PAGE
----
Reality Blog: Attracting Retainer Clients

Above view of young consultant shaking hands with her client

Welcome to this month’s Reality Blog! Today I want to cover a topic that I get a lot of questions about: retainer clients — and how to get them!

As a reminder, my main goal for 2013 is to double my hourly rate.

I’ve had a few missteps along the way, but my web-writing business and I are starting to get into the flow of things. I believe the reason is that nearly all of my clients have become retainer clients.

If you’re not familiar with retainer clients — or a retainer agreement — it’s basically you receiving a set fee each month in exchange for a set amount of work.

While this may sound a bit restrictive, the benefits are:

  • A better understanding of your clients and their businesses.
  • More loyalty from your clients.
  • Putting you in the position of a consultant — rather than an order-taker.
  • A schedule that’s pretty consistent so you can plan out the months ahead of time.
  • And, my favorite benefit, money you can count on every month!
  • But how can you turn your past and present clients into retainer clients?

3 Steps to Getting Clients on Retainer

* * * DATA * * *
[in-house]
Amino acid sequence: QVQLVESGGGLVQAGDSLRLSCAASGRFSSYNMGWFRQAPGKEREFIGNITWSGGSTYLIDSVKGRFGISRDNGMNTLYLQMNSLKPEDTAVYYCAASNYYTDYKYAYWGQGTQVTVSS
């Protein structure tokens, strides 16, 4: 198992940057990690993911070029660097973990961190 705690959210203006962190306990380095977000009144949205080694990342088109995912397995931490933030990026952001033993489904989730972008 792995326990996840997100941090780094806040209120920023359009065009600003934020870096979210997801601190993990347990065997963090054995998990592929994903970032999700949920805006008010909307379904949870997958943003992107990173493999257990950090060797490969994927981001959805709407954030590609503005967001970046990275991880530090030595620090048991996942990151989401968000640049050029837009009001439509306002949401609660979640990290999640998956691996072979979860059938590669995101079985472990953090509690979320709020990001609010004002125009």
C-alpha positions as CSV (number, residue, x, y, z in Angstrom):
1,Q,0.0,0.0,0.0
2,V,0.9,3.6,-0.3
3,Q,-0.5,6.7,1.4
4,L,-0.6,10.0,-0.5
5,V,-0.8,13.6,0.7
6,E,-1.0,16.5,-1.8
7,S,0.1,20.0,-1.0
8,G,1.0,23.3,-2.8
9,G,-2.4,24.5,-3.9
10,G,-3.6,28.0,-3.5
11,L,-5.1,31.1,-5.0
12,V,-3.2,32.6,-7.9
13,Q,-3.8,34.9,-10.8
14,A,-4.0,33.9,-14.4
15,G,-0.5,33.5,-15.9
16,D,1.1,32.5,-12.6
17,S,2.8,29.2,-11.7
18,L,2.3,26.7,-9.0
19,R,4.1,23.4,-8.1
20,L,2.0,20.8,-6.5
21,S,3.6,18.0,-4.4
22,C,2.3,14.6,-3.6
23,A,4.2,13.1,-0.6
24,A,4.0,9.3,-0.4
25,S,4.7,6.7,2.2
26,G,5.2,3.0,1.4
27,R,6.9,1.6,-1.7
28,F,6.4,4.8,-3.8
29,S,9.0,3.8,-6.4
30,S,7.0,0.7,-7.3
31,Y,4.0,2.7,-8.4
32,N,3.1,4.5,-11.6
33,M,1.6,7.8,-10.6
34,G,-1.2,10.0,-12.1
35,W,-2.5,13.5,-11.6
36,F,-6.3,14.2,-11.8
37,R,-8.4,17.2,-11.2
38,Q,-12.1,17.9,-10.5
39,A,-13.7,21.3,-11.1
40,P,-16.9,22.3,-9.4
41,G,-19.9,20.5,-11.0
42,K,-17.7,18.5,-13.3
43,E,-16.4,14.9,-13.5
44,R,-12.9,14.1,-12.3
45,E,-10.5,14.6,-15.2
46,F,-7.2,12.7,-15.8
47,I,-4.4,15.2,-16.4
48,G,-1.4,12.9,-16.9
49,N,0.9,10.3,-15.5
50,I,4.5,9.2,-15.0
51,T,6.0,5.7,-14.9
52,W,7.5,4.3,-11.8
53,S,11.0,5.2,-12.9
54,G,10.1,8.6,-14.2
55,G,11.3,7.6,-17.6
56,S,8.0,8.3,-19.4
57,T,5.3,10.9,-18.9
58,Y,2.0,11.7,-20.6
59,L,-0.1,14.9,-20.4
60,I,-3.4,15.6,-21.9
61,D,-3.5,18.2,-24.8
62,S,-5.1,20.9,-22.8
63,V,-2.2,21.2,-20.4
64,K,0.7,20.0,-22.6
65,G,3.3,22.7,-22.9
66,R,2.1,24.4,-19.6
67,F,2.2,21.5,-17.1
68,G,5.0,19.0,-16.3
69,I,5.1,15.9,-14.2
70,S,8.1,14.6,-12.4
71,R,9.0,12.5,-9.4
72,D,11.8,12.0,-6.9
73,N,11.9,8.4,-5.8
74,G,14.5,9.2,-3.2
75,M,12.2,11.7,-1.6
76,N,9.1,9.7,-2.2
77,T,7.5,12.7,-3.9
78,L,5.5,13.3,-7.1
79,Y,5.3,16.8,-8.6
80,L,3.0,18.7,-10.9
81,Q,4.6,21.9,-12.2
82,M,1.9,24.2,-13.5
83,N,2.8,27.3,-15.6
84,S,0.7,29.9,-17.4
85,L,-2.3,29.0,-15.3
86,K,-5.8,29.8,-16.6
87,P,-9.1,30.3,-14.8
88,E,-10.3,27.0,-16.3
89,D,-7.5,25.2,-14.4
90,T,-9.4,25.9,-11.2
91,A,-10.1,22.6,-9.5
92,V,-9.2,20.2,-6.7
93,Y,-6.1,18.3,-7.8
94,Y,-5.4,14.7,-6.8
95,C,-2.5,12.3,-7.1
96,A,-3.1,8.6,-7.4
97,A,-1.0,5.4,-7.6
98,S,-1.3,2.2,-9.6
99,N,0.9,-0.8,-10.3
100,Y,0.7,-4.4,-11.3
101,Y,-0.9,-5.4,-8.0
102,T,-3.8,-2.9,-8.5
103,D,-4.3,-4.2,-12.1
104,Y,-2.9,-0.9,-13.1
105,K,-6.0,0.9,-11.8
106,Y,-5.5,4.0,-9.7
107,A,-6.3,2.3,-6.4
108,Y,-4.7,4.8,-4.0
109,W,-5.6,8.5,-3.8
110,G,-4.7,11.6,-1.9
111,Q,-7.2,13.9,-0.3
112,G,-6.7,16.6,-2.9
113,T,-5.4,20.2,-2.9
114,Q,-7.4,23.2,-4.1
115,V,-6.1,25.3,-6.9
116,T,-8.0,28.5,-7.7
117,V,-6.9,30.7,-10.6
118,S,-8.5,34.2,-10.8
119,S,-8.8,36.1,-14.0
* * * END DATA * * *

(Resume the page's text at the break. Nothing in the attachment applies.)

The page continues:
My “process” for attracting retainer clients is more like a way of doing business than a process … but I’ll try to break it down for you here:

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Christina Gillick


  • Great article Christina! Retainer work is definitely the way to go. Keeps the stress to a manageable level, and you know what your cash flow is going forward.

    I’ve actually had two new retainer clients pop up, which is great. One started right from the first day as a retainer client, while the other has a project to be done first, then wants a retainer agreement going forward. Both excellent for me.

    The thing I’m struggling with is the payment schedule with the first client. I initially did the 50% up front thing for the first month, and then am billing each month afterwards, but stupidly I made it for the end of the month, so I end up waiting TWO months before I get paid. Ugh, definitely not something I’ll be doing with future clients. The second client that I’m setting this up for understands that, and has no issues paying me up front. I’m trying to get that first client to switch to a pay up front schedule too, but it’s a little difficult. Definitely food for thought for the future.

    I like how you handle taking one project and turning it into an on-going relationship. I’m trying to do that with any prospects I have too. Anything to decrease the amount of marketing I have to do, the better! 🙂 I’d rather spend my time writing, thank you very much.

    • Thank you, Julia! I agree – the longterm relationship is always better/easier if you set your expectations – like getting paid upfront – from the beginning. It’s difficult to change your policies with previous or current clients.

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